A Berlin startup has developed a new electric delivery vehicle that can transport a freight car in a package the size of a bicycle.
THAT now it sells the pioneer edition of its new “pedal-assisted transporter,” which they refer to as PAT for short. Although perhaps it is more accurate to call it an “electric cargo bike delivery system”, as it is certainly for that.
While a van can carry four times as many boxes as an ONO PAT, the delivery container that goes on the PAT can be hand-loaded at an ONO “delivery center” and waited on spinning wheels to easily roll to the rear. of the bicycle. when the time comes, a couple who, according to company officials, could completely reinvent urban logistics.
Their argument is that on the typically narrow streets of European cities, the advantages of a cargo compartment electric bike are many.
You can park on sidewalks, eliminating the need to search for parking in dense urban areas. You can use bike lanes to ease traffic congestion and avoid the need to stop on the street, and it doesn’t require a driver’s license, insurance, or registration – all the problems that regular delivery van drivers face.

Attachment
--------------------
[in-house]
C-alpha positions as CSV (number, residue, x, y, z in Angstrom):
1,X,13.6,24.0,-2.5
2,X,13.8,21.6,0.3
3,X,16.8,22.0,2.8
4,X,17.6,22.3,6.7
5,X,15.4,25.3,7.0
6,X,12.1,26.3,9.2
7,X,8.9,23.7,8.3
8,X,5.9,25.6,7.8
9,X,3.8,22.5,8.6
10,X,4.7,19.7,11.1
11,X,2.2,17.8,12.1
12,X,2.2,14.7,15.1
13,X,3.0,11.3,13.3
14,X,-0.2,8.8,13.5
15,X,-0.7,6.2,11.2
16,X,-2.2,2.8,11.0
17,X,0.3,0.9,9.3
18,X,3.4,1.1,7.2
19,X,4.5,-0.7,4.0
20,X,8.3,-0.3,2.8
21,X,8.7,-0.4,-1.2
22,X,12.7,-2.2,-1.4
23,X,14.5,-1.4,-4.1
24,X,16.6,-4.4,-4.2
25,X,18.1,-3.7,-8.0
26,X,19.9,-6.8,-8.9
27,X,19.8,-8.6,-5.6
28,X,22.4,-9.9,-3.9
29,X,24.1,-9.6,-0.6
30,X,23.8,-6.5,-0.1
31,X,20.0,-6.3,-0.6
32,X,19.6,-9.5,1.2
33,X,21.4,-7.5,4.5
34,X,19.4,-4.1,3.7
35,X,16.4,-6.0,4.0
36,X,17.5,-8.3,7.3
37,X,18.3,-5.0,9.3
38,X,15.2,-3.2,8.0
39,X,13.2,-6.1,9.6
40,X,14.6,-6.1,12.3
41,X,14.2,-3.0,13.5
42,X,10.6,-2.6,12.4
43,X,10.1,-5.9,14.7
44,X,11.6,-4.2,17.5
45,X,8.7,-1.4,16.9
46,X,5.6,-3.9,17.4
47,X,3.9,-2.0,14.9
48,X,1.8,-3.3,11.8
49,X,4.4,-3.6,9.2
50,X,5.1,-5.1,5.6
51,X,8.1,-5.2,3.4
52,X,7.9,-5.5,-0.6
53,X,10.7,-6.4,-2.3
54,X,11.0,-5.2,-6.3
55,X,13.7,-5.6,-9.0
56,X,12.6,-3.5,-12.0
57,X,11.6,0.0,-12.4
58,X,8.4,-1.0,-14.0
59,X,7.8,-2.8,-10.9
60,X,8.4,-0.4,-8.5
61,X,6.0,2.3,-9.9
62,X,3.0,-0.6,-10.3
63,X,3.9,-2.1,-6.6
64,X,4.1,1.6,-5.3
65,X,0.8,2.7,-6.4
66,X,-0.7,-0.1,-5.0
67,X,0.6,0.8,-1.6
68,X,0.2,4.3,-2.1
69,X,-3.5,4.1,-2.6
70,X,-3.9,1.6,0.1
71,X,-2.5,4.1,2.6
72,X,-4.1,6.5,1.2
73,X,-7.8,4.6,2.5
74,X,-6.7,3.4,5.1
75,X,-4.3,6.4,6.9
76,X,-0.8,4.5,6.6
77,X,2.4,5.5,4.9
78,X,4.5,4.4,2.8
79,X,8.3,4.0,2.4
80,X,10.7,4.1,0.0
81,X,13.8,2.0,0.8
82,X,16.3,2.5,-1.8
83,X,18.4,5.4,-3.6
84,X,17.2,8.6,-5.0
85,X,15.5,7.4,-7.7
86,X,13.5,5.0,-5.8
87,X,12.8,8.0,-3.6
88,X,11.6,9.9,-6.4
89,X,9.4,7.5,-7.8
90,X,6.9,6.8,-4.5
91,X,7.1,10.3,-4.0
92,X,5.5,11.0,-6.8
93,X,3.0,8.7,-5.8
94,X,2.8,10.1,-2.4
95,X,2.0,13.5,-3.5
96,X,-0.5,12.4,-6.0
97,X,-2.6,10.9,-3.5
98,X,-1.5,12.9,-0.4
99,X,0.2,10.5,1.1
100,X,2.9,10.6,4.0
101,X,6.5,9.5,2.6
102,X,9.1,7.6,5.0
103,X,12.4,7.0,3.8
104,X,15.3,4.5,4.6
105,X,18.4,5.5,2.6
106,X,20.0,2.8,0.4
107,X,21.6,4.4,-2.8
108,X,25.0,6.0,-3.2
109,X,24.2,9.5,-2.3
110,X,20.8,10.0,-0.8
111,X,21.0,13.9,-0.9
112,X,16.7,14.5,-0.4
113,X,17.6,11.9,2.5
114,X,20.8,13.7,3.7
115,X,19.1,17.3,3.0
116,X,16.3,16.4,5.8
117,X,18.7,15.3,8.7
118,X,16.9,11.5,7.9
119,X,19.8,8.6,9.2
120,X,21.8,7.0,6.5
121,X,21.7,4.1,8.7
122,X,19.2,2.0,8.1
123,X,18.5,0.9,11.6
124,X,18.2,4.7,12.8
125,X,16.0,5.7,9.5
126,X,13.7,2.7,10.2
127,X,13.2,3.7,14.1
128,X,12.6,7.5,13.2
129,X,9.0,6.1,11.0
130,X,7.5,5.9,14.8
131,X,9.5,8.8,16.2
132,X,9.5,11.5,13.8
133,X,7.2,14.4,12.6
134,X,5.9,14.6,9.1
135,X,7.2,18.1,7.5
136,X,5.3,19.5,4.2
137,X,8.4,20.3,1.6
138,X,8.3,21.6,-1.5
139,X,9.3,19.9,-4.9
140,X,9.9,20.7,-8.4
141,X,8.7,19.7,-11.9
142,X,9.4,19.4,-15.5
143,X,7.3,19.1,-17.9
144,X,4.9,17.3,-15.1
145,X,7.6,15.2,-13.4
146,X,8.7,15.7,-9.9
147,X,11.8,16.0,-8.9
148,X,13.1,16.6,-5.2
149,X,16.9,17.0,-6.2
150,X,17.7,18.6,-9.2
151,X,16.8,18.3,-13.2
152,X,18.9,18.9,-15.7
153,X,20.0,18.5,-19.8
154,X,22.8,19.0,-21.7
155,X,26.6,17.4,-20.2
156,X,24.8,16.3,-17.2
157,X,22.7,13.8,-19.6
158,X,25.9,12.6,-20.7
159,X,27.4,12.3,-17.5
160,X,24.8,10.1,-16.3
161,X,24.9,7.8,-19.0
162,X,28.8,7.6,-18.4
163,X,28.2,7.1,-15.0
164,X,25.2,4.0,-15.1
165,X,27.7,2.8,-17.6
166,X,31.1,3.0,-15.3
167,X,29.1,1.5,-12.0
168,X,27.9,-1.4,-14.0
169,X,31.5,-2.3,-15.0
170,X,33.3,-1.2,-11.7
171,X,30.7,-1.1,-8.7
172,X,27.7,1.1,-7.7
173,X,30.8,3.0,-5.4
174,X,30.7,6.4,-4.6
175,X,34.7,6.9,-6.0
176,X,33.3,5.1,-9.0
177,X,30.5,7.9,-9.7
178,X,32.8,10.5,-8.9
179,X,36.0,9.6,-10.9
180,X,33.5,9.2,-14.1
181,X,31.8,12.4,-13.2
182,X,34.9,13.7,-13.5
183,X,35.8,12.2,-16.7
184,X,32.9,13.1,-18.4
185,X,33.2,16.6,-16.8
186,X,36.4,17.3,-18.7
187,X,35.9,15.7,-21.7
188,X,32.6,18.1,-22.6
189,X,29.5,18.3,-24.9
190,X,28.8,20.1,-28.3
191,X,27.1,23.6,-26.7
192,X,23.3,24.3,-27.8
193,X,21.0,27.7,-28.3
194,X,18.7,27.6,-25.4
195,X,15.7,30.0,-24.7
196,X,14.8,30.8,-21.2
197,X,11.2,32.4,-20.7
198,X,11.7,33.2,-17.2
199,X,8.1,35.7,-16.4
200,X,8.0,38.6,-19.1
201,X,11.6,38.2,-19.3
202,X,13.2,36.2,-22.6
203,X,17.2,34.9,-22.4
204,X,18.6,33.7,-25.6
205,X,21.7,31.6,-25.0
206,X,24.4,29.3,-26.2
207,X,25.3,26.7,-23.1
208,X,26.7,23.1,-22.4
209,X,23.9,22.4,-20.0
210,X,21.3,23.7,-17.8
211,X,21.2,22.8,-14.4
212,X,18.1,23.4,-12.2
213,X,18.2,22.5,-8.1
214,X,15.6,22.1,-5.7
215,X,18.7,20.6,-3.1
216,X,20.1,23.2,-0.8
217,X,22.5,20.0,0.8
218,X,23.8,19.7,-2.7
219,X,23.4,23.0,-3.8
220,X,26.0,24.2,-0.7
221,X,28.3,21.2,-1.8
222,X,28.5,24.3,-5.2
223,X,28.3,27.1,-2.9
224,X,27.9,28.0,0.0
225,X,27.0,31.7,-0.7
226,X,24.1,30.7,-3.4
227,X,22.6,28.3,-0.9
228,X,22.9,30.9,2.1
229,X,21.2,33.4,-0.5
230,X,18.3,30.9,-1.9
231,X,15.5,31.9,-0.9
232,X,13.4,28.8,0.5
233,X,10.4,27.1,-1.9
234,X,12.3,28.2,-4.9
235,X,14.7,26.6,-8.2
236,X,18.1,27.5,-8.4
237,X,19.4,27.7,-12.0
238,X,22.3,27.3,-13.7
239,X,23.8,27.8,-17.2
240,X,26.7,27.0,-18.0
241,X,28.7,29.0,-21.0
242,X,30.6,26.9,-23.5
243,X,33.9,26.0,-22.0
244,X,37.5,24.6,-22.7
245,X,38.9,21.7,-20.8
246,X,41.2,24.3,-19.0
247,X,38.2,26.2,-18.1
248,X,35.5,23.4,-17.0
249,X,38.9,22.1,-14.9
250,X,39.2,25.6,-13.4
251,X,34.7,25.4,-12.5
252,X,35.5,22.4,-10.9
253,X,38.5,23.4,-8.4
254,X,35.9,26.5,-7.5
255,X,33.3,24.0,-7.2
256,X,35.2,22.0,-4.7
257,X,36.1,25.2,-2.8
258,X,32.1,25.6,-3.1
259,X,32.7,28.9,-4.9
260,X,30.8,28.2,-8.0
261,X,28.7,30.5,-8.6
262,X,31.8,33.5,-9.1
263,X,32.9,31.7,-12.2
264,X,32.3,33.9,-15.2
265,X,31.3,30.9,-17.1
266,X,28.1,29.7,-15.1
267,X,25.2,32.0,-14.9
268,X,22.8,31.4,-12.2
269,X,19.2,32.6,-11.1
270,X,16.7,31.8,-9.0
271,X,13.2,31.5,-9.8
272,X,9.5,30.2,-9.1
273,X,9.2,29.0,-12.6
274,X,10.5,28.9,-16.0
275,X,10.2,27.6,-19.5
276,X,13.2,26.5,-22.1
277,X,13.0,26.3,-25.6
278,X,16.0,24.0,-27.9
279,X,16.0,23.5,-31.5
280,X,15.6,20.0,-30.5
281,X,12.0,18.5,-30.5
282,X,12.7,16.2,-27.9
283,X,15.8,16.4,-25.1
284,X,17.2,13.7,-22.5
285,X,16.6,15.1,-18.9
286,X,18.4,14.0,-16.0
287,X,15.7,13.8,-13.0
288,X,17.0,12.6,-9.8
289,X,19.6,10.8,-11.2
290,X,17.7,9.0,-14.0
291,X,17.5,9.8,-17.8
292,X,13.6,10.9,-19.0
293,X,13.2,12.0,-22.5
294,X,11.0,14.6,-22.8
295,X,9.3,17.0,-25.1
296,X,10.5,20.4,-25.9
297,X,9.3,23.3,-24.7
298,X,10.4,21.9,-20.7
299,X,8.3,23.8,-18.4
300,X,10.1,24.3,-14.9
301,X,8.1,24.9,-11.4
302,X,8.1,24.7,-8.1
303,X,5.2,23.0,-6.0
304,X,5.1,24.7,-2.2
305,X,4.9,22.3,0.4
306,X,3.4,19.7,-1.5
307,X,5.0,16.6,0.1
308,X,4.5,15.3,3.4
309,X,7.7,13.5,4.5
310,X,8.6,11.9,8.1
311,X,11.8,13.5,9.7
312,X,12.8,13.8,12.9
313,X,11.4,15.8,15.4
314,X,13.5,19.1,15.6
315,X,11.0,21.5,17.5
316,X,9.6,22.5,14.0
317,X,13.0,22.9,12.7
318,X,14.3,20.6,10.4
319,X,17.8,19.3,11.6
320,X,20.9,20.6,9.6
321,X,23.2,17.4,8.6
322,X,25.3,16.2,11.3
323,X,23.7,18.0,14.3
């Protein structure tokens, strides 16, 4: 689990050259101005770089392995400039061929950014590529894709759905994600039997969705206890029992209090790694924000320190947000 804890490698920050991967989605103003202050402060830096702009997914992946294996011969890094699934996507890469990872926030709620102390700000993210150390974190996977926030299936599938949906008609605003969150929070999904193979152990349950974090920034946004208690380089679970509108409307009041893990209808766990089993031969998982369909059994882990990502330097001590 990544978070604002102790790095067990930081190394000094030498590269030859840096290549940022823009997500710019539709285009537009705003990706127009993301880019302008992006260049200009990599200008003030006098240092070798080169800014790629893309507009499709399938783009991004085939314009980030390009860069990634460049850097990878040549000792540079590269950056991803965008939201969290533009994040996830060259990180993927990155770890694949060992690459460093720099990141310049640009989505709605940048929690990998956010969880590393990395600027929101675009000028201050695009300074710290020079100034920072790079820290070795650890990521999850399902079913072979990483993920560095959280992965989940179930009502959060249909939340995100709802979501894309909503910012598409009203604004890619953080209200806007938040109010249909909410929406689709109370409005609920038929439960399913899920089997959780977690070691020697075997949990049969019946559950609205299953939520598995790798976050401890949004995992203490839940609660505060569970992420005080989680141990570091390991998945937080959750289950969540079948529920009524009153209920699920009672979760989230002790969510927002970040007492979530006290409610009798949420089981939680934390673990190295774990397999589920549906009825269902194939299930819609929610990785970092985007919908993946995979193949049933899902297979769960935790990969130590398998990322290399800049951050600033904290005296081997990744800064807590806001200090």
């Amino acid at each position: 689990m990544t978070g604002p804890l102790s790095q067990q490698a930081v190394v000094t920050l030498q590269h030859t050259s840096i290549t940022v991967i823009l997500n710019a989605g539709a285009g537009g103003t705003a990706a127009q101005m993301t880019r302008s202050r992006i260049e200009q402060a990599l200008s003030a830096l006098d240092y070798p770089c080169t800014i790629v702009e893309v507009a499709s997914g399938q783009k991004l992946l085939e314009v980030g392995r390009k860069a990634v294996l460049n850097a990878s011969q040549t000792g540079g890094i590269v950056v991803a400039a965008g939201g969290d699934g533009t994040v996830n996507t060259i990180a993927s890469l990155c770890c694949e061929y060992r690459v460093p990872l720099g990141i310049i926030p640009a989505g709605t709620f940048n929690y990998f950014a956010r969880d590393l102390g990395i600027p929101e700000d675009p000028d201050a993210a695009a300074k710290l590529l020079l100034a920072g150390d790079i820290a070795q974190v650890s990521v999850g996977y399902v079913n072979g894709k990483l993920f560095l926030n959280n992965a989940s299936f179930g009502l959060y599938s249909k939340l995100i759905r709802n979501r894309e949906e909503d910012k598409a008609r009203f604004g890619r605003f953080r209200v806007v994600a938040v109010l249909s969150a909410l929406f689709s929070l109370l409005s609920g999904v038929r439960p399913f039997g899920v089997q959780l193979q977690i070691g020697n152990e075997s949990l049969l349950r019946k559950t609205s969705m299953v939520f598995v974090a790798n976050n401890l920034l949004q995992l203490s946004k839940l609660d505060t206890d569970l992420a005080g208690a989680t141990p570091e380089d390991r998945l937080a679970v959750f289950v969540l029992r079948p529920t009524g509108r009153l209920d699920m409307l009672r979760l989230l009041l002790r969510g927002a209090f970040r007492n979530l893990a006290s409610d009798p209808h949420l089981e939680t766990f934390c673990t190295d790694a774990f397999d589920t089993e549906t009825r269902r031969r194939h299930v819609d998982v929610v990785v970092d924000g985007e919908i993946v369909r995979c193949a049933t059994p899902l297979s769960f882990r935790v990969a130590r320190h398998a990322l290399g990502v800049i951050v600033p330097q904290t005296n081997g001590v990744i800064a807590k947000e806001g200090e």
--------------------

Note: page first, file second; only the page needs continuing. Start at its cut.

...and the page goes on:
Quick trips to and from ONO Hubs would allow operators and coordinators to compensate for the small size of ONO PAT.
Other features include an RFID chip activated starter to prevent theft; There is also an enclosed cab for the driver to sit in, which helps make work a bit more comfortable for those who deliver, especially during cold winters.
Of course, the biggest advantage is that the vehicle is emission-free, with a fast charging time and limited battery drain.
After undergoing stress tests to see how many PATs and Hubs it would take to service a metropolitan area, ONO is establishing a presence in four German cities this fall, with five Hubs operating in Berlin alone. The company’s goals for 2025 are to serve 60 cities, and hopefully more.
Similarly, although a little less sophisticated, electric cargo bikes are being tested and can be seen on the streets of Manhattan, where UPS, DHL and Amazon are. everyone adding their own versions from PAT to their respective delivery fleets, which means tiny vehicles could be the way to go for urban logistics.
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